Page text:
Just before 2020, we spoke with Dusan Blagojevic about the start of the season, the biggest challenges in hard enduro, and plans for the future.
Dule is 2018. hard enduro champion of Serbia in the “A” class, and in many ways the best driver in Serbia. He took a break last season, and if he is going to get started this year, read on in the text that follows.
For start, can you tell us a bit more about yourself – how long have you been riding hard enduro, when and why did you decide to go in for this sport and have you been involved in any other sports before?
I’ve been in enduro since 2014, and I started because I love nature and motors. Before that, I rode a sport bike for two years and became the champion of Eastern Europe and Serbia.
You paused last season, can we expect your return to racing in 2020. season?
I plan to participate in races both at home and abroad this year. I had too much work last year but I spent a lot of time training, so I think I’m driving to a whole new level now and I can’t wait to get back to start line.
Which races have you participated in so far, and what has made the biggest impression on you?
As for the domestic races, I generally struggled to participate in every race to support the sport and the organizers who put a lot of love and time into making the event. Of course there was Xross, Raska, Loznica, Fruska Gora and I really enjoyed each one. When it comes to racing abroad, I participated in the 2017 Red Bull Romaniacs, which is probably the imagination of every driver and is quite demanding. Apart from the treks and the rides themselves, here I was fascinated by the organization and the dimension of the whole event.
What would you single out as your greatest success? And what races are you planning to ride this year?
In terms of driving, there is the aforementioned 2017 Red Bull Romaniacs – where I was driving Bronze due to a knee injury and was fast for that class, and from the domestic there is Xross Challenge where I watched Wade Young a lot. I will do my best to support all the domestic races, and I’m especially preparing for the international races.
Hard Enduro is a pretty tough sport both physically and mentally. How do you motivate yourself during the hardest times in the race, when the limit to giving up is very close, and what would be your advice to younger drivers?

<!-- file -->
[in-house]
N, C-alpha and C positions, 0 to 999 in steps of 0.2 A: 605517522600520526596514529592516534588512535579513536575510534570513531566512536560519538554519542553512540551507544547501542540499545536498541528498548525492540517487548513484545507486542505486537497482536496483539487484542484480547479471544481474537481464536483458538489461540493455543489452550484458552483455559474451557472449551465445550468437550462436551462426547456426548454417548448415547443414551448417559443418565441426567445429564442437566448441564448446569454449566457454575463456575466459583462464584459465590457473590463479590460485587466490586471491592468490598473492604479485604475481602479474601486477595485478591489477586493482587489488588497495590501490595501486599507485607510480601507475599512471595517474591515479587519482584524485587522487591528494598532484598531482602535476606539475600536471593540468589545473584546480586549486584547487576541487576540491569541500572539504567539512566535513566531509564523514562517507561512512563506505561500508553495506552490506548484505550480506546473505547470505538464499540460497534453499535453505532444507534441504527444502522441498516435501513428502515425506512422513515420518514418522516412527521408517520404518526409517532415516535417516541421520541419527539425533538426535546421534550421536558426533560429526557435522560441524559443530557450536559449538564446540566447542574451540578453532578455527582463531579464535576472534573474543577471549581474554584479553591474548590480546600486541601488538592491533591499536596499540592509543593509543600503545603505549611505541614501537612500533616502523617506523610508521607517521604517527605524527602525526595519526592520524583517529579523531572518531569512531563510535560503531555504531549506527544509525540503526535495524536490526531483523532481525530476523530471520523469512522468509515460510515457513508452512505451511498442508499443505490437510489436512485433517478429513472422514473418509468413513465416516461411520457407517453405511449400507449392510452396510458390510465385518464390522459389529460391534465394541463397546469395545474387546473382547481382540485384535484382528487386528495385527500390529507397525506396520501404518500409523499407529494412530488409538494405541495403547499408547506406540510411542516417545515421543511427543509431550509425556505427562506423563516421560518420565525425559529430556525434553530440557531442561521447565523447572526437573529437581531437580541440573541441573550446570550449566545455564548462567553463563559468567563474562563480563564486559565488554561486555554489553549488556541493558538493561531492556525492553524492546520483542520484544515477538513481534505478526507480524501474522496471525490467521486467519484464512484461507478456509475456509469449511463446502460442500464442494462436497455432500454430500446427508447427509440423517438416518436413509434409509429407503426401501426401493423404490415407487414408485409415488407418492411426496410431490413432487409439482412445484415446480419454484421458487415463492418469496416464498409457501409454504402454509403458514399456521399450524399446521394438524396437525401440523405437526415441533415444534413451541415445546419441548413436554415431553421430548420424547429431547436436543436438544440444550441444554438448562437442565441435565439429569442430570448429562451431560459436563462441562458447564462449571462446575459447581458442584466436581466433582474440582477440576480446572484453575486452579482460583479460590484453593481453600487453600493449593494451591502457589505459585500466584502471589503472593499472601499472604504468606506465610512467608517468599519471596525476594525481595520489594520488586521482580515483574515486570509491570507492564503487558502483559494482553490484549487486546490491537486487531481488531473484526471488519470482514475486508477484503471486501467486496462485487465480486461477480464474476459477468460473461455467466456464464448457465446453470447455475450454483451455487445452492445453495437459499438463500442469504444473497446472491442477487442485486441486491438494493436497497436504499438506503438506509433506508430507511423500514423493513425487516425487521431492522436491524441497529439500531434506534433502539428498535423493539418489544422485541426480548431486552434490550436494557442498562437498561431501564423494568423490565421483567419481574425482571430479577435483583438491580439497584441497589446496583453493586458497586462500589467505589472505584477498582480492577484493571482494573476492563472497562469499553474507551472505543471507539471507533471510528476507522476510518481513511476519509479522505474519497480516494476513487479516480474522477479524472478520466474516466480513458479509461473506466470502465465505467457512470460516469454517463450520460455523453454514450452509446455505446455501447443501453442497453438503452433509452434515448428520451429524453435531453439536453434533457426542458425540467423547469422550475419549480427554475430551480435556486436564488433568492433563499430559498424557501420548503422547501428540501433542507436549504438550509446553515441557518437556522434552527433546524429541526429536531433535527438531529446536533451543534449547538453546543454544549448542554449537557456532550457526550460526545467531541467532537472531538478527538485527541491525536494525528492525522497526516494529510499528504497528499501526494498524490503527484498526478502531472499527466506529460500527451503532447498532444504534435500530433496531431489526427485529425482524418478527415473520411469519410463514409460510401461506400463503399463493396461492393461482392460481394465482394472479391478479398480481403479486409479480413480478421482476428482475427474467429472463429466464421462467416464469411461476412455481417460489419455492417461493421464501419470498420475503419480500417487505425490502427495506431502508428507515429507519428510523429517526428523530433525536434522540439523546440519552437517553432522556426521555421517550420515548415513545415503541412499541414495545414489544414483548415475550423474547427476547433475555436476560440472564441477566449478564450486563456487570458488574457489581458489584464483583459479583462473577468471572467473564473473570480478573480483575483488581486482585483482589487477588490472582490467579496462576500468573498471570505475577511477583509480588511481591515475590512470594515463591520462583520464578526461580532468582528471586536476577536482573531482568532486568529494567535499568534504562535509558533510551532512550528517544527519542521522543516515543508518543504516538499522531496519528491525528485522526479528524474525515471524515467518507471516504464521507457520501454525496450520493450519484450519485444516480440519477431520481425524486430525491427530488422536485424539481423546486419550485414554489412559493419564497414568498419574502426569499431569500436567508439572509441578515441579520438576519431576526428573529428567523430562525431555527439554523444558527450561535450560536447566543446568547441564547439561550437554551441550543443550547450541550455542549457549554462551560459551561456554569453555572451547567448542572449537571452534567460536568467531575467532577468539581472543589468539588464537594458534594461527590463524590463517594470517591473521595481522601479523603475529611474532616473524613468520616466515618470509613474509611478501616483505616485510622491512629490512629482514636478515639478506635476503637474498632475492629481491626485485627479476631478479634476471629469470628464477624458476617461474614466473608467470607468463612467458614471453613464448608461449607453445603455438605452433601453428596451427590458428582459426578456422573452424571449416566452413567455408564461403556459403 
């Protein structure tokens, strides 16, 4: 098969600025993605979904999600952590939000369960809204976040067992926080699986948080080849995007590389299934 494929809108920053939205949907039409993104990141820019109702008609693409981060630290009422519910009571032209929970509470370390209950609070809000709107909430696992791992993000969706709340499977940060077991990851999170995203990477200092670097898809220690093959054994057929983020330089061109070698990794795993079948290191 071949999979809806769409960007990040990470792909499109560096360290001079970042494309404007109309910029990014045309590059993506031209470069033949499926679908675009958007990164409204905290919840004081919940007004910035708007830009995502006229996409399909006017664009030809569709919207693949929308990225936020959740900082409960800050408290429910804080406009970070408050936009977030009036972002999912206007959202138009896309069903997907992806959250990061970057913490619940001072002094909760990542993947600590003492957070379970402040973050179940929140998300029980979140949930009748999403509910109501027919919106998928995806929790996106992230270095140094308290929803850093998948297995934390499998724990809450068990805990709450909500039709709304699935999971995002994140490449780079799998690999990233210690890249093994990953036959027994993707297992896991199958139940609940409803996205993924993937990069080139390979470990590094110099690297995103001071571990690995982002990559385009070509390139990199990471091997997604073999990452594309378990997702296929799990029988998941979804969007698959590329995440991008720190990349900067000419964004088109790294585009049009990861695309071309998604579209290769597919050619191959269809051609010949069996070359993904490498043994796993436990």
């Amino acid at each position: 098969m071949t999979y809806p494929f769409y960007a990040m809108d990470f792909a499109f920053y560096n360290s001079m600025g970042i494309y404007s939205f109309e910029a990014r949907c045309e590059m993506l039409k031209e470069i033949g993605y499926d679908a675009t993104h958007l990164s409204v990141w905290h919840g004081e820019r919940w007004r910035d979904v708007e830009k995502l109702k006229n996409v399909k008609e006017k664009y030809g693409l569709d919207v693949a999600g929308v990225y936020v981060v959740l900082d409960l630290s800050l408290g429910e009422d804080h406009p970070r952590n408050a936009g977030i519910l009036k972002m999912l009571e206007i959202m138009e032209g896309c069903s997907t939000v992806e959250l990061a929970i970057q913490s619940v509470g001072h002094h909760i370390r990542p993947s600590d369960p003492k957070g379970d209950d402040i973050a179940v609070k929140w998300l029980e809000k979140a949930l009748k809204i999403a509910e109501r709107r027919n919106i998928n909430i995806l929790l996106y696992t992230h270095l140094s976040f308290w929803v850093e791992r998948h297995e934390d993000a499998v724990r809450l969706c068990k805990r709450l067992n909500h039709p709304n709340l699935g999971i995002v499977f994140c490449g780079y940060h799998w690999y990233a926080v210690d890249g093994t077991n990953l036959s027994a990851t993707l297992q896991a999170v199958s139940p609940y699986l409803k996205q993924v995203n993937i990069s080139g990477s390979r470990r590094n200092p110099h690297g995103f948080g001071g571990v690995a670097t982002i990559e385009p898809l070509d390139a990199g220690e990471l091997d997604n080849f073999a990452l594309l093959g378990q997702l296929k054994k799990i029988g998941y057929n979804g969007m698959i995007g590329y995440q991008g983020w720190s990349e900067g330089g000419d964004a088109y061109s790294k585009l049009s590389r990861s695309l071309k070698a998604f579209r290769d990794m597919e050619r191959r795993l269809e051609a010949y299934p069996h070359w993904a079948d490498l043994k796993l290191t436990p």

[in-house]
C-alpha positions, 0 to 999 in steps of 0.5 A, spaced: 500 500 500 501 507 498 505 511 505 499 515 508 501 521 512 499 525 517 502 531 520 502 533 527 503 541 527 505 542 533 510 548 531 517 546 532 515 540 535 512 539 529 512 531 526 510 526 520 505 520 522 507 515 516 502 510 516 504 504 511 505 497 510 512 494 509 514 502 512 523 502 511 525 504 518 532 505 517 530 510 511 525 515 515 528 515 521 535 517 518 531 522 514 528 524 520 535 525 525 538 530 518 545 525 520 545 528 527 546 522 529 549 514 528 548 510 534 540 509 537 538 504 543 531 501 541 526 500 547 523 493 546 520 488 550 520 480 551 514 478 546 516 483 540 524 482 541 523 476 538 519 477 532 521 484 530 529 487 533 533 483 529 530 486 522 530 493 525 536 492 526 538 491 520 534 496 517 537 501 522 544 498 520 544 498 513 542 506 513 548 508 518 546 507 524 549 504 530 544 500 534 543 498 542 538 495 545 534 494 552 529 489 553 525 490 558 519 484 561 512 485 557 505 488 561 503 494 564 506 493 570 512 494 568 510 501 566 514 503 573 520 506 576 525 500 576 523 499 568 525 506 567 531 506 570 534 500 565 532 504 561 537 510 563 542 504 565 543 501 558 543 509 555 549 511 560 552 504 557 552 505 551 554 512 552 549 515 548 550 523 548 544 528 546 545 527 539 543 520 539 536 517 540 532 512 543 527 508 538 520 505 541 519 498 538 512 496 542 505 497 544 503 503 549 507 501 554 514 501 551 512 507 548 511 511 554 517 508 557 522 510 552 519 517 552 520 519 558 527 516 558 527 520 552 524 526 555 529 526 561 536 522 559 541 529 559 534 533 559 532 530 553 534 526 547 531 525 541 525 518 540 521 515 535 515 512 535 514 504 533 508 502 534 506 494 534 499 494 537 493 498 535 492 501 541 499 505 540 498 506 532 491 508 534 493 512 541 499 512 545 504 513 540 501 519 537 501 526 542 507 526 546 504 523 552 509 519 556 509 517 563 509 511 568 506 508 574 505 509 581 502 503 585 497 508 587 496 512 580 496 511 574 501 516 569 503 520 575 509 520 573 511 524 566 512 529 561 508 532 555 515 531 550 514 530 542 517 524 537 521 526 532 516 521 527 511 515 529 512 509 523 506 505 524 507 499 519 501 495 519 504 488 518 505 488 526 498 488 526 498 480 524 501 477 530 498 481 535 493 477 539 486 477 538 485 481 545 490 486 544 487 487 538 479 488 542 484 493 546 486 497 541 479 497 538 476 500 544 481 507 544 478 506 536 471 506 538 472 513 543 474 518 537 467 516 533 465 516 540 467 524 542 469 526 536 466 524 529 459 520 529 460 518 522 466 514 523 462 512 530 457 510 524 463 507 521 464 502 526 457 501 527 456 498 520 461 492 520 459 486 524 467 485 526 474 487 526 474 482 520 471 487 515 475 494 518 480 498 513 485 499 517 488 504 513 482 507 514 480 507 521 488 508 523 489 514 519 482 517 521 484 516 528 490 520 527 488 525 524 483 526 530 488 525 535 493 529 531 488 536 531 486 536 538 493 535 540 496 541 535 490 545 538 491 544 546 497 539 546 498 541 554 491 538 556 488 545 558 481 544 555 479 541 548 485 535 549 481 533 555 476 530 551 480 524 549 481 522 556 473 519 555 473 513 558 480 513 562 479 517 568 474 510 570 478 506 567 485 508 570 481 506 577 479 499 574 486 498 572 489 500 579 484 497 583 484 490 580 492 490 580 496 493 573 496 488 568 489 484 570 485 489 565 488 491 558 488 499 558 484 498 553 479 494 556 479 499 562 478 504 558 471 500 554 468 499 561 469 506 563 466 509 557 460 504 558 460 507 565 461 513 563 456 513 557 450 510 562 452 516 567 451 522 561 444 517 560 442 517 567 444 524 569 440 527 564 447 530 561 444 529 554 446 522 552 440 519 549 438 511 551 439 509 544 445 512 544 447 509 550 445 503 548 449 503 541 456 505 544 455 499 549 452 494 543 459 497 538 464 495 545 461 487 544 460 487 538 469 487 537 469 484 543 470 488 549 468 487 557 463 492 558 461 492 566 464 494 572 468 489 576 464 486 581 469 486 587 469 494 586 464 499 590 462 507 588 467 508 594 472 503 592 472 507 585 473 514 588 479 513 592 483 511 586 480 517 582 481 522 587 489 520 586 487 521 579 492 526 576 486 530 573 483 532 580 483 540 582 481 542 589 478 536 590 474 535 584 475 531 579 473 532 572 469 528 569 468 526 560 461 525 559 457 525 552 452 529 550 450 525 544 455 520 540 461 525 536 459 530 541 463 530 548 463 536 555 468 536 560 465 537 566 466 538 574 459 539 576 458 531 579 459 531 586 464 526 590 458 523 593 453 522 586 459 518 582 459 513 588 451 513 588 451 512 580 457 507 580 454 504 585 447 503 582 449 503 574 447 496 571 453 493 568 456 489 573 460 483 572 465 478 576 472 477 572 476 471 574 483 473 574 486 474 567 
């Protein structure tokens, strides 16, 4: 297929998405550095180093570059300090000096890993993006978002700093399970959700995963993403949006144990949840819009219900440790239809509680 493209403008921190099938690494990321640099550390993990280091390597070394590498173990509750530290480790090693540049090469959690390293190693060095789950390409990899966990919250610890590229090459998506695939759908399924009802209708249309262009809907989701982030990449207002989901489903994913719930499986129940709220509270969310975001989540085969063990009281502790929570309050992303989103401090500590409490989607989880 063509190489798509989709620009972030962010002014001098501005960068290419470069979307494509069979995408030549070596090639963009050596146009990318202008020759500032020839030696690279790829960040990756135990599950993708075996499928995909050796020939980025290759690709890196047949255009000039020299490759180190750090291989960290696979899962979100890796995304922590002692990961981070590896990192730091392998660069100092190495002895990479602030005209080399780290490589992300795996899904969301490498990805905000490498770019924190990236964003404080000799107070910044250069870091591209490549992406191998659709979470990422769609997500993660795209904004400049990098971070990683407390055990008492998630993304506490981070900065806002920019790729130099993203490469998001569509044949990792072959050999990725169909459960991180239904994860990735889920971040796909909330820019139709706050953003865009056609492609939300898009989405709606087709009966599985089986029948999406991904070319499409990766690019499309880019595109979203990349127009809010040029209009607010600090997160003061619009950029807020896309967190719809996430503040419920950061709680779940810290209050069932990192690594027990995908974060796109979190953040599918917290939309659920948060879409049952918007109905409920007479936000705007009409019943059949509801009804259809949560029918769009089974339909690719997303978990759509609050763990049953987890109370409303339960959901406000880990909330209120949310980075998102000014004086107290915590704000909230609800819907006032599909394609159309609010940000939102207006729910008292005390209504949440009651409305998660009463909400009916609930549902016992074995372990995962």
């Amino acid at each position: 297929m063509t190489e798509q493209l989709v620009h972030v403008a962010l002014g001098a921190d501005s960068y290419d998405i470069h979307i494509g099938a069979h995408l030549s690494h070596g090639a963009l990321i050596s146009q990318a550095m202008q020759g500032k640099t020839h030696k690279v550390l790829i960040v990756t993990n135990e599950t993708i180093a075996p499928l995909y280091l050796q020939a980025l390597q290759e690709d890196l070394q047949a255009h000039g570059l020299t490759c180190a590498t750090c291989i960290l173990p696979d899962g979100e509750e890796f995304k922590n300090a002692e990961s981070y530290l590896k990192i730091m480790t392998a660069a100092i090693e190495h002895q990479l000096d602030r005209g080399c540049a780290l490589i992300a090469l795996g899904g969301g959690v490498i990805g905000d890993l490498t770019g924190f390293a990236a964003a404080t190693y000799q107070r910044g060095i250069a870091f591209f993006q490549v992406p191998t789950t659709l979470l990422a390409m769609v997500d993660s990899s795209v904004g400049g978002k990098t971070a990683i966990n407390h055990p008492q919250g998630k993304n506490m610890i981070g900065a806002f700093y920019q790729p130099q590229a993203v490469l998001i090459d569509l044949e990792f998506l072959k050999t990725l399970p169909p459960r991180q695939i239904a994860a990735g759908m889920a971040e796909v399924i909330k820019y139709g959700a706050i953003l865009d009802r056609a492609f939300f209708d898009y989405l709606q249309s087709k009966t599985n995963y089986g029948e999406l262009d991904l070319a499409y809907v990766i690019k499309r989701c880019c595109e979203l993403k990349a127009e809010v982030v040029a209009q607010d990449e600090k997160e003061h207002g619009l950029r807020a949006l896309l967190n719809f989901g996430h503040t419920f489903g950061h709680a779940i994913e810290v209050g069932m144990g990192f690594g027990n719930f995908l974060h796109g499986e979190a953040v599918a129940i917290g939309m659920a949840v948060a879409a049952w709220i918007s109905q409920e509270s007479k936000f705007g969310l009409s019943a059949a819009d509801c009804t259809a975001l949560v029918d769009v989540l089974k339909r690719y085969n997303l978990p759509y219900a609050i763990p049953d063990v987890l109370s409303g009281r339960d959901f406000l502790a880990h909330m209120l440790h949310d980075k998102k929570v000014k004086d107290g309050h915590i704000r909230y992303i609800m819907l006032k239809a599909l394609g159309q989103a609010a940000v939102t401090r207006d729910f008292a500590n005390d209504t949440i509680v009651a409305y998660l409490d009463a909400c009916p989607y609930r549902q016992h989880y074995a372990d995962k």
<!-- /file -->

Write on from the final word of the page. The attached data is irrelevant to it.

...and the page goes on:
I like to go beyond my limits every time, and when I think I’m already expecting a finish line, then I know I’ve done my best. I would advise young riders to lead a healthy life and be patient when it comes to sports. Above all, this should be a pleasure and make us better people after all. The competitive spirit should not prevail over fair play. I also advise them to work on the driving technique first and foremost, because it is crucial in the end.
We know that in hard enduro the terrain varies, there are fast as well as extreme parts, it often happens that the same section can be unrecognizable when it rains or a large number of drivers pass by. What kind of terrain is more appropriate for you, extreme, or fast enduro sections?
Yes, this is also a advantage for this sport, it never rides on identical terrain, there is always something new there. I love all terrains in nature. Successful driving requires good handling of both fast and heavy sections.
What are your plans for the future?
In addition to racing, I plan to enjoy the ride, meet strangers with Serbia and win another mountain for hard enduro this year.
Tell us in the end, which motorcycle do you prefer, four stroke or two stroke 250..300 and why?
After many hours on different engines I can say that I love all new 🙂 . Two-stroke suits me more for extreme, whether 250 or 300 doesn’t really play a big role to me, both are great engines. With four strokes I like to play in the long hills where gas has to be held, or when exploring a new mountain. The new KTM TPI engines have really taken two strokes to the next level.
Thank you Dule, Balkan Hard Enduro team wishes you success in the upcoming season!